PaintPRO, Vol. 9, No. 6
November/December 2007
PaintPRO, Vol 9 No 5

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Other articles in this issue:
Painter of the Month
Clear Wood Finishes
Project Profile: Miami City Hall
Product Profile: Yolo Colorhouses
Business Strategies
Tools: HVLP Sprayers
Finishing Touch: Going for Gold
Paint Industry News
Product News

 
PaintPRO Archives — Business Strategies

Managing Your Crew

The life of a successful painting contractor is full of challenges. But perhaps the most crucial one is managing and maintaining work crews.
by Frederick Jerant

You can win major contracts, order paint by the barrelful, invest in a fleet of trucks and purchase the latest technology, but it’s the people that hold the brushes who ultimately determine whether the job will be profitable and done to the customer’s satisfaction.

Taking care of those crews is particularly important in light of the current — and increasing — shortage of qualified workers, says Dr. Ian Horen, CEO of the Painting and Decorating Contractors of America.

“It’s expected that there will be as many as 1 million jobs in the construction trades by 2010,” he says, “but there will not be 1 million people that will be qualified to fill those jobs.”

Here, painting contractors and other experts from across the country share their insights into some practical methods for managing your crews.

Finding the right employees
Although many contractors rely on classified advertising, job fairs and local employment assistance centers to find fresh help, Ed Waller, vice president of customer relationship management for CertaPro Painters, Oaks, Pa., suggests taking a more direct approach. “One of the best places to look for new workers is your current employees,” he says. “They often know someone who would be good for the job, and who would fit in well with your company.

“You can also talk to your paint suppliers,” Waller adds. “They can often tell you who is slowing down or know about employees who aren’t happy.”

An additional benefit is that a store manager can act as a discreet intermediary between painters and contractors.

Vern Lefson, a Los Angeles area counselor for SCORE, the Service Corps of Retired Executives, suggests awarding bonuses to employees for their successful referrals.

If you’re operating a union shop, finding new employees can be even simpler. “The first step is to call your local union’s business agent and ask who’s available for work at the skill level you need,” says Eddie Fugelsang, superintendent and project manager at LC Jergens Painting Co., Seattle, Wash.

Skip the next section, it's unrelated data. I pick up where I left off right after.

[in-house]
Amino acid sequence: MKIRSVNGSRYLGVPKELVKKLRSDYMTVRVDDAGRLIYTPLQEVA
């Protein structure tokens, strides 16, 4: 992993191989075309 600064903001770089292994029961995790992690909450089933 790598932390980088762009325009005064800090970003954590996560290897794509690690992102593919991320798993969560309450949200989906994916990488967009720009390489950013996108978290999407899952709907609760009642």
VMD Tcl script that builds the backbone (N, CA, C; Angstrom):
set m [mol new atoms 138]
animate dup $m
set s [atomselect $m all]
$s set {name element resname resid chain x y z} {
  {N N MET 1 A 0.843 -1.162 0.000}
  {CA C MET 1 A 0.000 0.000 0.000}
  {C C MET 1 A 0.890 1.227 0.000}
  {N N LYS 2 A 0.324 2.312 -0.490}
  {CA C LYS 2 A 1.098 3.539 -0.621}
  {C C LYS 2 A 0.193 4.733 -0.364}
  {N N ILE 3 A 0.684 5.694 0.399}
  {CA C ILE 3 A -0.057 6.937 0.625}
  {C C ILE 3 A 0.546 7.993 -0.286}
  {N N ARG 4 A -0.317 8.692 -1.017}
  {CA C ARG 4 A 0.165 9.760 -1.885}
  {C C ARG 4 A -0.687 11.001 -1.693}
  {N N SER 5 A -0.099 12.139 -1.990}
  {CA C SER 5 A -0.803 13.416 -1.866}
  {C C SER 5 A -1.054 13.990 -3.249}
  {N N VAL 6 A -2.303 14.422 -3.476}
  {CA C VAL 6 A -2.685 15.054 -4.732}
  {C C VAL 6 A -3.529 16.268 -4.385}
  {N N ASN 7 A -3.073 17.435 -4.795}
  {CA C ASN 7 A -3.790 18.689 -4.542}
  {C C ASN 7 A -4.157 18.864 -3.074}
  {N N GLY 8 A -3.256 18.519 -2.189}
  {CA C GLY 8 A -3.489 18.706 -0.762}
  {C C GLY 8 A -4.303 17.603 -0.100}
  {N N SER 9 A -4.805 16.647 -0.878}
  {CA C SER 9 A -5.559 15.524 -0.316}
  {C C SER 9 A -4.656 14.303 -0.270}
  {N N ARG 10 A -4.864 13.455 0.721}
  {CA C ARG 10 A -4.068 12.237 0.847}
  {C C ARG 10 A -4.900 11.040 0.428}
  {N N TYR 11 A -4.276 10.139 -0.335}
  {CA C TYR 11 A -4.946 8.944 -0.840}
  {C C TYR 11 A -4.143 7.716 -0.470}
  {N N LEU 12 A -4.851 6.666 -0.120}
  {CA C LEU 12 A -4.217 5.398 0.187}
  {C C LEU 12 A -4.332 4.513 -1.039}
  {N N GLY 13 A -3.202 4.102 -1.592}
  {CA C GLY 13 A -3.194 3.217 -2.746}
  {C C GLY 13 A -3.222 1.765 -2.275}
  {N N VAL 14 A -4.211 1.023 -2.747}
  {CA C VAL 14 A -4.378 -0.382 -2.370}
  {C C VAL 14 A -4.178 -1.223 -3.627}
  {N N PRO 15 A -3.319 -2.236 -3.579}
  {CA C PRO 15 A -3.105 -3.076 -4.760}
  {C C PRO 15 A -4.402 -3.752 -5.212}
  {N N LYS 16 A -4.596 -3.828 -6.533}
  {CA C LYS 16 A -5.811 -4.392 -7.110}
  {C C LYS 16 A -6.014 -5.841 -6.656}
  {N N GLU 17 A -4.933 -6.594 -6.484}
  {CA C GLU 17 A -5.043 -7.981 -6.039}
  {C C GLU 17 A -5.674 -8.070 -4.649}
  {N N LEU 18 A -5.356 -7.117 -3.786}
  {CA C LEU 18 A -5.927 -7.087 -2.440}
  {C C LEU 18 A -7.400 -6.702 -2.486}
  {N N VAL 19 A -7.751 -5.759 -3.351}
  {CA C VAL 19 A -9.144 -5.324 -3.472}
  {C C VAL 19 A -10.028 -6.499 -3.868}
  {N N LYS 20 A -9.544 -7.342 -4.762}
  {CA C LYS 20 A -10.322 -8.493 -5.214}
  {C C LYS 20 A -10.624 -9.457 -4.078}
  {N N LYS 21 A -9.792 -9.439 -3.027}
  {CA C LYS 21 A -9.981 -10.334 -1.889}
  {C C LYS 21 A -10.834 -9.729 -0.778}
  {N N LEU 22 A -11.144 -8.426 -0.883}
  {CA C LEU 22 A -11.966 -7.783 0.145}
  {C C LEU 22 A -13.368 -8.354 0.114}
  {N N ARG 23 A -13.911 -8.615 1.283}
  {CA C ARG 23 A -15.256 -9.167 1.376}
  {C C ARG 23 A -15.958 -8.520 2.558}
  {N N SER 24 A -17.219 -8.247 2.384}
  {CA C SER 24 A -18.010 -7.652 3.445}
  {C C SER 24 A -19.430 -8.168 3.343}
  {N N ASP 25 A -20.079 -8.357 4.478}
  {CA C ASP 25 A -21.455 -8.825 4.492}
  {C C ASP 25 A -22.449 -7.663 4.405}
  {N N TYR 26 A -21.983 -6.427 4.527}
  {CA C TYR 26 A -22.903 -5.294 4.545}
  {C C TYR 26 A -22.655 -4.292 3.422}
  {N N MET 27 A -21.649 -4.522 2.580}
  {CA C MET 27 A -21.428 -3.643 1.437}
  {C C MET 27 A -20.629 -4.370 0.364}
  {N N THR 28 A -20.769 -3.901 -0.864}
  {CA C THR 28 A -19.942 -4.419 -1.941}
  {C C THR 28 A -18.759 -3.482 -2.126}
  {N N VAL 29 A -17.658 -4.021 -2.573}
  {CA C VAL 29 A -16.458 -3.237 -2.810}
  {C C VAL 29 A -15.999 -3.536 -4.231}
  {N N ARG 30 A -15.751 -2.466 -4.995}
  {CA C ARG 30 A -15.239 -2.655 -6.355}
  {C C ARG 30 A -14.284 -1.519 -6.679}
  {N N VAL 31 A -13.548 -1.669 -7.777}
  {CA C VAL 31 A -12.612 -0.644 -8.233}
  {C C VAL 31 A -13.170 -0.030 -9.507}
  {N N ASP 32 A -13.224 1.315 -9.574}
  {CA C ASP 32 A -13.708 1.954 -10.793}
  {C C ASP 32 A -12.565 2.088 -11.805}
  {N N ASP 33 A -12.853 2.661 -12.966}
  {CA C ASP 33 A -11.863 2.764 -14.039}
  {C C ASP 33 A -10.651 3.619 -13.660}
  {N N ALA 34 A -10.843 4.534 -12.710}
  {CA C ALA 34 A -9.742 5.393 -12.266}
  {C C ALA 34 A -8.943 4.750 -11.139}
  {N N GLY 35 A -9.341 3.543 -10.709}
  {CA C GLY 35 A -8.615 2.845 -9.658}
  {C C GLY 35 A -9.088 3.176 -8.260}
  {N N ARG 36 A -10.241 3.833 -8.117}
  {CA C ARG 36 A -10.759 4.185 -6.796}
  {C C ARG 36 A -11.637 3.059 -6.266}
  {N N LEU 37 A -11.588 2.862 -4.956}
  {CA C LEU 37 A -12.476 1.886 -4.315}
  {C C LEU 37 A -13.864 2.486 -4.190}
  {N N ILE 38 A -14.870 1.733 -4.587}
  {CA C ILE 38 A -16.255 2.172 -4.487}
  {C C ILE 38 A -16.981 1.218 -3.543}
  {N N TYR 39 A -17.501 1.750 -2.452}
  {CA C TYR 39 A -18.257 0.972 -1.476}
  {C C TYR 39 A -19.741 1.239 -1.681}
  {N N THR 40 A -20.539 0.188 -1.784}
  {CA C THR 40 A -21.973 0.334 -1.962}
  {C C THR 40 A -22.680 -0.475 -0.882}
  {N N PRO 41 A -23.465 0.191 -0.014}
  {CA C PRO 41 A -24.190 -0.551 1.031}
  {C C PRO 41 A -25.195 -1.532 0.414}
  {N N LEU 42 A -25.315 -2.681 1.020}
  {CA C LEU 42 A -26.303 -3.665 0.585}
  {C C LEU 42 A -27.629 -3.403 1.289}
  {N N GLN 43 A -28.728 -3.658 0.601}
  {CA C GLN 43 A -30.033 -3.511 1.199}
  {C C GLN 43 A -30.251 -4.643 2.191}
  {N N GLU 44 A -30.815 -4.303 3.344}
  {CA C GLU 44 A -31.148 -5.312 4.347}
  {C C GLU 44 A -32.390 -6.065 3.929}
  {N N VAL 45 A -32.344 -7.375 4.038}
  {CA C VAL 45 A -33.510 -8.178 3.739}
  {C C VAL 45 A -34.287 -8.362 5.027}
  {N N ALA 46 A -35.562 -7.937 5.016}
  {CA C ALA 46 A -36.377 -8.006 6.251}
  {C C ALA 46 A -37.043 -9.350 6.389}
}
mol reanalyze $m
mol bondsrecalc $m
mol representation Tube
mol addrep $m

When times are booming, the union’s out-of-work list might be empty ... but there’s always hope.

“The union hall will keep your request on file,” Fugelsang explains, “and contact you when someone’s available.”

Plan before you hire
When you think you’re ready to start expanding your crews, be sure to plan accordingly. That’s the advice offered by Ronald Layman Jr., president of Leeco Painting Inc., Frederick, Md.

Also, increase your marketing and sales efforts as you expand, he says. “If you bring on new workers, you need to be sure you will have a level of sales that will keep them busy.”

When possible, promote from within, says Harry Lande, a SCORE counselor in Fogelsville, Pa. It’s easier to find new semiqualified employees and train them than to find fully qualified workers, he says.

And when you do hire new painters, CertaPro’s Waller recommends that an experienced crew member participate in the interviewing process.

Train and treat ’em right
In a union shop, says Fugelsang of LC Jergens, training is a key part of the job. New members must first invest three to six months in a pre-apprentice program, during which they learn the basics of the trade and determine whether it’s the career they want.

The pre-apprentice program is followed by an extensive apprentice program that takes three years to complete. It includes five hours of schooling each week covering safety, products, application techniques and other areas. Because of the potential to move up through the ranks, there’s a lot of incentive for continuing education.

Leeco Painting dedicates nearly half of its 5,000-square-foot shop to a training area. “Our employees receive paid training in surface preparation application and proper cleanup techniques, among others,” Layman says. “We also teach a set of standardized procedures to guide them through all aspects of a job.” Leeco provides refresher training on various topics, too, he adds.

PDCA’s Dr. Horen also notes the growing diversity of the painting workforce. “Given the overall shortage of workers in this field, and the fact that the painting trade is open to people who have not undergone a specific training program, it’s the perfect place for an immigrant to get a job,” he says.

Because of that increasingly diverse pool, contractors will face a variety of challenges in dealing with religious practices, holidays and language barriers. Employers should strive — as much as possible — to properly deal with these differences. Adjust work schedules to accommodate holidays. Use bilingual team leaders. Study a new language yourself. (Dr. Horen cites a contractor in Toronto who found it “essential” that he learn to speak Spanish.)

Fugelsang of Jergens sums it up: “As a superintendent or manager, you need to maintain an open mind toward different cultures in the workplace.”

Finally, it’s important to keep your current employees happy. They represent a significant investment in training and experience that you don’t want to lose.

All of our experts agree that a good pay structure, solid benefits package, high-quality equipment, adequate training and other factors will help with employee retention.

 
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